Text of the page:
Formula for Great Horse Camping
Preparing for Horse Camping
When horse camping you want to make sure you have packed everything you will need to take care of your horse besides the regular things you would normally bring along for yourself. Being prepared is the key to a great trip for you and your horse. Follow these steps in preparing for horse camping and you will be on your way to a wonderful experience.
Methods of Containing Your Horse
First you need to consider how you will contain your horse while camping. Consider the options you have in our article “How to Contain Your Horse Overnight” and choose which method you will be using. Make sure you pack everything you will need for whichever method you choose. I prefer the high line method due to its versatility. As long as I have something to tie to (trees, trailers, highline posts) this method has always conformed to camp rules, and has been acceptable wherever I have camped.
Next, check and recheck your tack. Make sure you have everything that you will normally use to ride. You don’t want to get there and find you left a saddle pad at home. If so, you won’t be riding, you just brought your horse along for company. You can see the importance that you make sure you have saddle, bridle, headstall, saddle pad and cantle bag or saddlebags. Make sure all is in good repair and all your various attachments on everything are not worn to the point of almost breaking. (This is good practice to do twice a year; I do mine when I am cleaning all my tack in spring and fall. This is the best time to do a thorough inspection, when you have it all apart.)
Halters and Leads
Make sure you have a good nylon halter and lead rope along. I like to bring two of these, if you have an extra one, just in case one get broken or someone in camp needs one. I also like to bring one lead that has a long line on it, about 12 to 15 feet in length. This is so I can let my horse graze while I sit in my chair relaxing. If you don’t have a long lead, it is not necessary, this is not your food source only a treat for your horse.
Bring along a box with brushes, hoof picks, fly spray and anything else you want to bring for general care. Also I pack some emergency things in this box, such as horse medical wraps, liniment, Bute (this is for pain and swelling and can be purchased through your veterinarian), hoof boot (if you have one) and anything else you might think would be a good thing to take along in case of an emergency. I like to make a emergency kit to take on the trail in my cantle or saddlebag. It is good to pack for both you and your horse. Most accidents will happen on the trail and you need the basics to get you back to camp. These things are usually not needed. My theory is if I bring them I won’t need them, if I don’t I will. Throw in a strong latigo lace that you can do a quick repair on your tack if something were to break on the trail you could repair it enough to get to camp. Be prepared for the unexpected. I always think that if I don’t need it someone on the trail might. and I can help them out.
Horse Supplies for Emergencies and General Needs
You want to make sure you have a water bucket along for your horse to drink. Some camps have streams that you can take your horse to drink, most have a water hydrant to fill your jugs (I bring two, five gallon jugs along for this reason). Even if there is a stream I like to have water at camp to make sure my horse gets all the water he wants.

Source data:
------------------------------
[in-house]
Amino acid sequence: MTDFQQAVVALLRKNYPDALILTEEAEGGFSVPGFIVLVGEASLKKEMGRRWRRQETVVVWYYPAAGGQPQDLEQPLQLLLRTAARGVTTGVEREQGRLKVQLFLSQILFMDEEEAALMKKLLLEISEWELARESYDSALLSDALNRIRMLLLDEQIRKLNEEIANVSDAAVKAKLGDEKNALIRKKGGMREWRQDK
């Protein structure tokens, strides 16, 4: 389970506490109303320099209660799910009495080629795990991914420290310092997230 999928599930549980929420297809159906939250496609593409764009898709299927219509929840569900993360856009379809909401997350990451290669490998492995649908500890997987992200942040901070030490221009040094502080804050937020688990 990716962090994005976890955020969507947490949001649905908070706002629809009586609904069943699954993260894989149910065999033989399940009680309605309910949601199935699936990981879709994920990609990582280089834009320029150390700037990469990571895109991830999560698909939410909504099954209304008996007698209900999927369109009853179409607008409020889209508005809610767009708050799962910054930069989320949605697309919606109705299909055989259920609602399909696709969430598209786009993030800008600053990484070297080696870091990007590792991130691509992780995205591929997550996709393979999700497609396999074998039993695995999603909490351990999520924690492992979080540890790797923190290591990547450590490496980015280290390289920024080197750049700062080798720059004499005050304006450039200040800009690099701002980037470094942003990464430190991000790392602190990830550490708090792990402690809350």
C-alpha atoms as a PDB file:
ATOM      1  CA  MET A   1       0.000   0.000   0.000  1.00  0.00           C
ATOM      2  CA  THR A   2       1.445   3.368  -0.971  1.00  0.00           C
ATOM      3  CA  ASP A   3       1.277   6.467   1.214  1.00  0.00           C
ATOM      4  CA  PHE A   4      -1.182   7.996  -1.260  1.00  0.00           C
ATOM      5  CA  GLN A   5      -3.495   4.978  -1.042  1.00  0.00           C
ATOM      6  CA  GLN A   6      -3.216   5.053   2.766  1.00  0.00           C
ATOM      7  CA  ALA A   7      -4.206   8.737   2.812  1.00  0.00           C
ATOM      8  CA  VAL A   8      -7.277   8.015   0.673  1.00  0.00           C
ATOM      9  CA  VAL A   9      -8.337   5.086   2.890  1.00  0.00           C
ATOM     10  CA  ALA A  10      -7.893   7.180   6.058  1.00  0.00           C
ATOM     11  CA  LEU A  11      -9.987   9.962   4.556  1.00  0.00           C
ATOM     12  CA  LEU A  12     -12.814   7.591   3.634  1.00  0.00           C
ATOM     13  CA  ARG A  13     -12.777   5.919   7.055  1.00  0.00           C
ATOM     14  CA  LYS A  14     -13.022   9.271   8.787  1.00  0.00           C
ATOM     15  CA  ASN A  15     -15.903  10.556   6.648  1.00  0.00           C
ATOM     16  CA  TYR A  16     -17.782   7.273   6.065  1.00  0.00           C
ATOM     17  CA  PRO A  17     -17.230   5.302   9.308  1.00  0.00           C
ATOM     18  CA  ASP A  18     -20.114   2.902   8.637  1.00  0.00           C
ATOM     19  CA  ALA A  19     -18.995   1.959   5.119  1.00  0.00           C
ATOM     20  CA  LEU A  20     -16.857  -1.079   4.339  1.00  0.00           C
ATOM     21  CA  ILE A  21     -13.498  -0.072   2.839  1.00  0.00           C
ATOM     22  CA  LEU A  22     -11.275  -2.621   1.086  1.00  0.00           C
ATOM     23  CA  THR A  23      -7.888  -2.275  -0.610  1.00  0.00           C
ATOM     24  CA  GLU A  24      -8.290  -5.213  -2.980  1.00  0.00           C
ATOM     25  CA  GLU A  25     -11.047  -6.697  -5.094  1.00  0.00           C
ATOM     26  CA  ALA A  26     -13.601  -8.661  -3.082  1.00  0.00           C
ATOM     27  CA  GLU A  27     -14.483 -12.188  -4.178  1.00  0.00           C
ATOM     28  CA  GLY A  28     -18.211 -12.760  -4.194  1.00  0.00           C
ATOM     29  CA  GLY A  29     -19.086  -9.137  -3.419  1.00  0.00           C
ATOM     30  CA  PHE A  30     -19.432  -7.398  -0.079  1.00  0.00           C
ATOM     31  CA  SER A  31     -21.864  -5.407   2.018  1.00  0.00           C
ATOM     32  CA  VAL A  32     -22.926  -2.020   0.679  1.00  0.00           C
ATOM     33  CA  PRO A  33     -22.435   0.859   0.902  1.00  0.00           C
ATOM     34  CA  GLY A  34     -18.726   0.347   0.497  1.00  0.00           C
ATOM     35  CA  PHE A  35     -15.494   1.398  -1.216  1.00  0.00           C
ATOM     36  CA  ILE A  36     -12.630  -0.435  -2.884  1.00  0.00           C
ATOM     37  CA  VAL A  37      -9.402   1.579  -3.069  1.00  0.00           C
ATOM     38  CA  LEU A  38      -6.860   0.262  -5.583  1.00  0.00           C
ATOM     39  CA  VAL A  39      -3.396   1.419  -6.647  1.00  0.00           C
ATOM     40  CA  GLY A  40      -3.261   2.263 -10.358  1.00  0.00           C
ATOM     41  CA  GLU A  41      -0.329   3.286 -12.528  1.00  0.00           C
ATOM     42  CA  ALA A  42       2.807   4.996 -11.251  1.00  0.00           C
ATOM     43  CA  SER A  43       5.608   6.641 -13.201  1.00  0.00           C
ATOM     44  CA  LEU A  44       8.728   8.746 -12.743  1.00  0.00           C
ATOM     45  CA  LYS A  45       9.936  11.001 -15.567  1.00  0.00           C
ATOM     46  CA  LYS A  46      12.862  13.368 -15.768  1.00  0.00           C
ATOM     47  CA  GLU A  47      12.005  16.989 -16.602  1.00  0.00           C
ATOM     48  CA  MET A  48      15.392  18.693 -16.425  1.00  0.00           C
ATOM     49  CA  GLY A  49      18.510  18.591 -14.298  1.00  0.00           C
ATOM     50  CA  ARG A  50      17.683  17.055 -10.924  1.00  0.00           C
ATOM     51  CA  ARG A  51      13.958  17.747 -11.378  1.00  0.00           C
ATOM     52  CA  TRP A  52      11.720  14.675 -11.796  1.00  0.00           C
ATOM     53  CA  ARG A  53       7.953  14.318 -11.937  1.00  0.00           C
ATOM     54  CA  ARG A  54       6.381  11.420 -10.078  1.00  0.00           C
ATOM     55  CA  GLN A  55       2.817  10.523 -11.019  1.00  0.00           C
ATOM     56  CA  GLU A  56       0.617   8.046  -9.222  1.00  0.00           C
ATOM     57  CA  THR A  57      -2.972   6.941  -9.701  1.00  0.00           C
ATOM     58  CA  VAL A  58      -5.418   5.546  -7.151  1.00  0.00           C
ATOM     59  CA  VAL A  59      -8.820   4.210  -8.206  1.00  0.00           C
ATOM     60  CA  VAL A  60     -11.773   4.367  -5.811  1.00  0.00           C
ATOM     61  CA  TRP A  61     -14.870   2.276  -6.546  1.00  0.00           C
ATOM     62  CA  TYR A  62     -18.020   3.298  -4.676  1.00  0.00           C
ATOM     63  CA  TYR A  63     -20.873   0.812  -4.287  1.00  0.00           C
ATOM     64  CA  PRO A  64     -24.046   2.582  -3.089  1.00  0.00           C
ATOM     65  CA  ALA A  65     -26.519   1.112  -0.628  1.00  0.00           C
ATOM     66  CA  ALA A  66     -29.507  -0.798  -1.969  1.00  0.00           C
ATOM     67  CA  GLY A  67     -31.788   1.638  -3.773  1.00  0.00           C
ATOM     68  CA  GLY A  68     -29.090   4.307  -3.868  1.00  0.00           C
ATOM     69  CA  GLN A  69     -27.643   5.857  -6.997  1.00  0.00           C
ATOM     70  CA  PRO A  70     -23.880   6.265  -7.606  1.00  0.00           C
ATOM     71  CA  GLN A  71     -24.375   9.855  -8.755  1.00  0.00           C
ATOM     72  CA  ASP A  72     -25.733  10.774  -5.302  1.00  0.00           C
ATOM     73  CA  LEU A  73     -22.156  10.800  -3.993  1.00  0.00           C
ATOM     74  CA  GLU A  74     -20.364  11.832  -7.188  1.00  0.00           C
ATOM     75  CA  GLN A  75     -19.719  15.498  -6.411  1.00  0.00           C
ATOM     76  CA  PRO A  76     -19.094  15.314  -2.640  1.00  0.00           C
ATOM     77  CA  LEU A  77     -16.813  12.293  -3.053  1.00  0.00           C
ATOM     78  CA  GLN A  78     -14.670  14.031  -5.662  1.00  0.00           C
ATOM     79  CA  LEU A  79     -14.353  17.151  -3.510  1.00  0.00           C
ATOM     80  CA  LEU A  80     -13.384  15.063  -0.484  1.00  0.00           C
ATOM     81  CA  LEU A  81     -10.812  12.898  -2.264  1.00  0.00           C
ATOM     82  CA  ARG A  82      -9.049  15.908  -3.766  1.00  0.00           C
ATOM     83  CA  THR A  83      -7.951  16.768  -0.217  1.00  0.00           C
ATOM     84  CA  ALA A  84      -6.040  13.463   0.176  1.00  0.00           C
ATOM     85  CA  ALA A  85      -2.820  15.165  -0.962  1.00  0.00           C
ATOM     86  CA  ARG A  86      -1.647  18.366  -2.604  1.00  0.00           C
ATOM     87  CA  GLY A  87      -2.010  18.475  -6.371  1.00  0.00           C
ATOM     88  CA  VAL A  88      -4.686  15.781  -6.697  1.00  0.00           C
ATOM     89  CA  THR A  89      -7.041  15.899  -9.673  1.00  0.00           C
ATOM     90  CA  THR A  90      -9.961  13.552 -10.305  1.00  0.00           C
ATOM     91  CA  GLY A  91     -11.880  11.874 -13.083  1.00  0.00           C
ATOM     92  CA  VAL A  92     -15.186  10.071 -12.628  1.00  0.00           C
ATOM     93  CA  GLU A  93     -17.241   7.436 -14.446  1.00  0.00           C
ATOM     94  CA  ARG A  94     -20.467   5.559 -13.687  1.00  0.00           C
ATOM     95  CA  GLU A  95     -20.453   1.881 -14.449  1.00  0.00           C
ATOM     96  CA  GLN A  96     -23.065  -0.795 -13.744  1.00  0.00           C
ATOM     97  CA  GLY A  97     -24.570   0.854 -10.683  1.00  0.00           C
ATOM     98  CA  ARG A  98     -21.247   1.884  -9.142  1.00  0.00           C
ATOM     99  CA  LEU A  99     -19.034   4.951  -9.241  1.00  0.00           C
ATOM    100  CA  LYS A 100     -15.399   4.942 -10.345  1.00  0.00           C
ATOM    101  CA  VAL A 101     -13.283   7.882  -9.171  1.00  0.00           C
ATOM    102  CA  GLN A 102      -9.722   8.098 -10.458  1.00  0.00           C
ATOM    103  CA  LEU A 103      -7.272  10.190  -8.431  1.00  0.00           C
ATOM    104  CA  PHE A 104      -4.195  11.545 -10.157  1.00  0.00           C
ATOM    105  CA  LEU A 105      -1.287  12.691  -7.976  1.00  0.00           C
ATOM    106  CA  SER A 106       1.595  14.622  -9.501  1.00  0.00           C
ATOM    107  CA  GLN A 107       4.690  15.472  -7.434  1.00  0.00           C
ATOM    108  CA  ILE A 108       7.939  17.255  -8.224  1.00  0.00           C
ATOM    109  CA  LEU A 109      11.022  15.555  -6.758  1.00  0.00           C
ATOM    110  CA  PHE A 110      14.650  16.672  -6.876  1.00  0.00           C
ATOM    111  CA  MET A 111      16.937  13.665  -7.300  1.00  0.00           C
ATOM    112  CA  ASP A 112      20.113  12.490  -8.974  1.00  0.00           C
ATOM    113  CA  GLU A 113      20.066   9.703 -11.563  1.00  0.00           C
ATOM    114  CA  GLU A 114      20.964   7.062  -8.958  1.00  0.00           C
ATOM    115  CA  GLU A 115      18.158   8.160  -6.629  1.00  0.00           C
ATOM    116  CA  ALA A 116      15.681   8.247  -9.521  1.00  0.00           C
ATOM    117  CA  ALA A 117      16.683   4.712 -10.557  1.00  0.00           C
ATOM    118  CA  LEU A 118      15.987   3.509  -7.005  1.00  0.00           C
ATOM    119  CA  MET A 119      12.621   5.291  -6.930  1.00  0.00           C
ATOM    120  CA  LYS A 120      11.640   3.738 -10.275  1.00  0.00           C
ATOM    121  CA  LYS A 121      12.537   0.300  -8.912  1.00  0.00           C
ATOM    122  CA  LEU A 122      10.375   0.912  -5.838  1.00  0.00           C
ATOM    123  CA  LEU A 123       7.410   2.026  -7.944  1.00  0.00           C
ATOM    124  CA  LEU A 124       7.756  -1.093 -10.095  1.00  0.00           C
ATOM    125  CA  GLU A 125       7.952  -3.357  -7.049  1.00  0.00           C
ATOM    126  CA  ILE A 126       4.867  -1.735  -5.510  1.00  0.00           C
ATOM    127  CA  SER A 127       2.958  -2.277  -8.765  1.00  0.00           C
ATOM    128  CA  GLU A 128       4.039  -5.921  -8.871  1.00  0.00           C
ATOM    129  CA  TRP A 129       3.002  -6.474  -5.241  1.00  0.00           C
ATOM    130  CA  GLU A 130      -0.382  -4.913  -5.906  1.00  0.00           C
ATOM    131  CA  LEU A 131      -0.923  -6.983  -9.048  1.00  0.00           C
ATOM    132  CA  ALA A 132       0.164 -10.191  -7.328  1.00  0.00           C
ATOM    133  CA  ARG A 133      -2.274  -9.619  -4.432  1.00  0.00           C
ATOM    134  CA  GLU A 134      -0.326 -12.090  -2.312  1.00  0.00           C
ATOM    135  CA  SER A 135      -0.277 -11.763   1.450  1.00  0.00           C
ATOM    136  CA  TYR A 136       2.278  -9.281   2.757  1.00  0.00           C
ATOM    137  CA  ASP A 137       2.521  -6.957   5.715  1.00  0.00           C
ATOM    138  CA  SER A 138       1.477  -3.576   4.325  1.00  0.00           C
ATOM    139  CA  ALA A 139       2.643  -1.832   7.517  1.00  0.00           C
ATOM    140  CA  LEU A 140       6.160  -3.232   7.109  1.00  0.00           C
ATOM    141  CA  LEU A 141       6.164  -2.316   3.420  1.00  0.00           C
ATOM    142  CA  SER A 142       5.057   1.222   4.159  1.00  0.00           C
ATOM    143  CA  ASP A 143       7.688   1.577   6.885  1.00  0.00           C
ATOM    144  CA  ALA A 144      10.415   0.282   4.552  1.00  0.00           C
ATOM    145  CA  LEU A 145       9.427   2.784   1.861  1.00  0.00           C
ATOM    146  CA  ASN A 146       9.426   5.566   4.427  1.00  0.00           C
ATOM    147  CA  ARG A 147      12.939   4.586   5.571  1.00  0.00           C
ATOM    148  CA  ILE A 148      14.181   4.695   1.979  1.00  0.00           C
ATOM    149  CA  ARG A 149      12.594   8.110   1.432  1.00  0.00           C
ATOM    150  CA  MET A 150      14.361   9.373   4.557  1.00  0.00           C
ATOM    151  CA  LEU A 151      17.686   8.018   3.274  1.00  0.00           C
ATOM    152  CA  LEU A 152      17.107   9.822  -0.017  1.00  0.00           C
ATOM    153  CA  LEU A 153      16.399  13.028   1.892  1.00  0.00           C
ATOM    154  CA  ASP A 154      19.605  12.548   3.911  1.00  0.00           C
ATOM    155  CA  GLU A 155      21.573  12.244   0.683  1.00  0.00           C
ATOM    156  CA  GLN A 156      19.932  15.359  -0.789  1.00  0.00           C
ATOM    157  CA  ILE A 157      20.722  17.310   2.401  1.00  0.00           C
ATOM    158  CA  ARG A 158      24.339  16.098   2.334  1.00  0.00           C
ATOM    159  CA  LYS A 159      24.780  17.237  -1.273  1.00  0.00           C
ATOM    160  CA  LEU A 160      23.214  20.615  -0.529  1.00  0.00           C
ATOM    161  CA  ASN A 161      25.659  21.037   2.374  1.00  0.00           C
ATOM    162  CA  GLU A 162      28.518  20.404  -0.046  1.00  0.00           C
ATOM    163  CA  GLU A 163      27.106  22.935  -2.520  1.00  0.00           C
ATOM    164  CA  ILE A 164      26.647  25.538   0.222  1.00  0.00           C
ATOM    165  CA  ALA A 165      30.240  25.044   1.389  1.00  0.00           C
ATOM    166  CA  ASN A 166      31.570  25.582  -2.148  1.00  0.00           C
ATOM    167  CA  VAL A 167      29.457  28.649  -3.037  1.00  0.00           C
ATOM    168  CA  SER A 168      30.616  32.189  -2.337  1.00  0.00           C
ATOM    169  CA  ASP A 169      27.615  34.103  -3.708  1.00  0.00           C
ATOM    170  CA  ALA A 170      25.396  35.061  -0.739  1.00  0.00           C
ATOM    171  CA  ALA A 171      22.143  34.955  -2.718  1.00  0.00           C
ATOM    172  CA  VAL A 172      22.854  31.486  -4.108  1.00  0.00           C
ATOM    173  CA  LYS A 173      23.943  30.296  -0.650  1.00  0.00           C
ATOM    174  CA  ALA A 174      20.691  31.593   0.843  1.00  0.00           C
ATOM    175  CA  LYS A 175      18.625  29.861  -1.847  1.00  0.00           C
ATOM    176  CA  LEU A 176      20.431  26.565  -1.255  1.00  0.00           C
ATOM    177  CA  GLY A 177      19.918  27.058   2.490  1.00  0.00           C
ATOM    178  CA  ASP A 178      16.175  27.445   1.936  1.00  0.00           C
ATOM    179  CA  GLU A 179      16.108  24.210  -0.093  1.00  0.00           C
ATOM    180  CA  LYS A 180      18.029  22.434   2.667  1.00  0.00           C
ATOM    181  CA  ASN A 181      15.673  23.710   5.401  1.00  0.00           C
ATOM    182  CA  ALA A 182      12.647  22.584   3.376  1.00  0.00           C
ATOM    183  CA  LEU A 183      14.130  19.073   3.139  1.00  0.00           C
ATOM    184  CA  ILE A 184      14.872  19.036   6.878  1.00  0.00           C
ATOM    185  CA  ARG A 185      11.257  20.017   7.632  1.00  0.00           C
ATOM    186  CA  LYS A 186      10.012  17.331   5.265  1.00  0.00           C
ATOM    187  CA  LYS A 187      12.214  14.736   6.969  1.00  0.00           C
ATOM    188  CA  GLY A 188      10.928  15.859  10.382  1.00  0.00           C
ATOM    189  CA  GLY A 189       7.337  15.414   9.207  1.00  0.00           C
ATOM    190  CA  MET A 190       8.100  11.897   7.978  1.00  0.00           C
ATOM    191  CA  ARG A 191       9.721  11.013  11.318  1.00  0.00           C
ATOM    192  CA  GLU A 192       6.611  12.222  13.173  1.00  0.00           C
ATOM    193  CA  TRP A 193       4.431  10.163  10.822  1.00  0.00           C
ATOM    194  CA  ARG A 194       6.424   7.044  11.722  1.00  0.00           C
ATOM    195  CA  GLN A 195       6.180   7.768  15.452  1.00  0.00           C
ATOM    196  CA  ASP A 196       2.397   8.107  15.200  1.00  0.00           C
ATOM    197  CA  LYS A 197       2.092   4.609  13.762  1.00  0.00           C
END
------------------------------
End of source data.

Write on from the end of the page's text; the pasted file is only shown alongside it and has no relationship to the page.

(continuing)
Watering Your Horse While Camping
You want to bring a muck bucket along for manure pickup. It is very important to clean your campsite and leave it as you found it. The same goes for when you are on the trail, if you pack it in, pack it out! Also, a shovel and/or manure rake if good to have along. A lot of campsites have these items, along with a wheelbarrow for campers to use, but not all sites do provide these, so it is a good practice to have them along.
Horse and Campsite Maintenance
You want some type of feedbags along as well. I like the one we offer on this site; it is large enough to get a full horse meal in. If you feed grain you can put it in the same bag and the horse can get to the bottom of this type feedbag. If it gets over his head he won’t panic because he can see right through it. They attach right to the trailer, hitching post or high line so they are very versatile. These are the best feedbags I have ever found and they are quite durable so they will last you for years. Now, don’t forget to bring food for your horse and plenty of it. He will be working hard and you want to make sure he get plenty to eat. Grain is a good idea also to give him all the carbohydrates he will need to hold his weight.
Feeding Your Horse
Tips for You While Horse Camping
Horse Camping Tip No. 1:
I like to pack in my cantle bag some hard candies. (Jolly Ranchers are the best). You’ll thank me out on the trail for this tip!
Horse Camping Tip No. 2:
The only other thing you might want to consider is exploring Dutch oven cooking (for yourself, not your horse). I have found it to be the perfect match for horse camping. I put dinner on to cook, go for a ride and when I return, dinner is ready. With a Dutch oven you can even bake a cake! Imagine how that would impress your friends. Anything you bake in the oven you can bake in a Dutch oven and it’s all so very good.
Horse Camping Tip No. 3:
Get your butt in the saddle and ride.You’ll be all set and ready to enjoy horse camping to the fullest. Happy trails and camping!
Here's some great resources to plan your next camping trip:
Horse and Mule Trail Guide USA
Horse Trail Directory
Back County Horsemen of America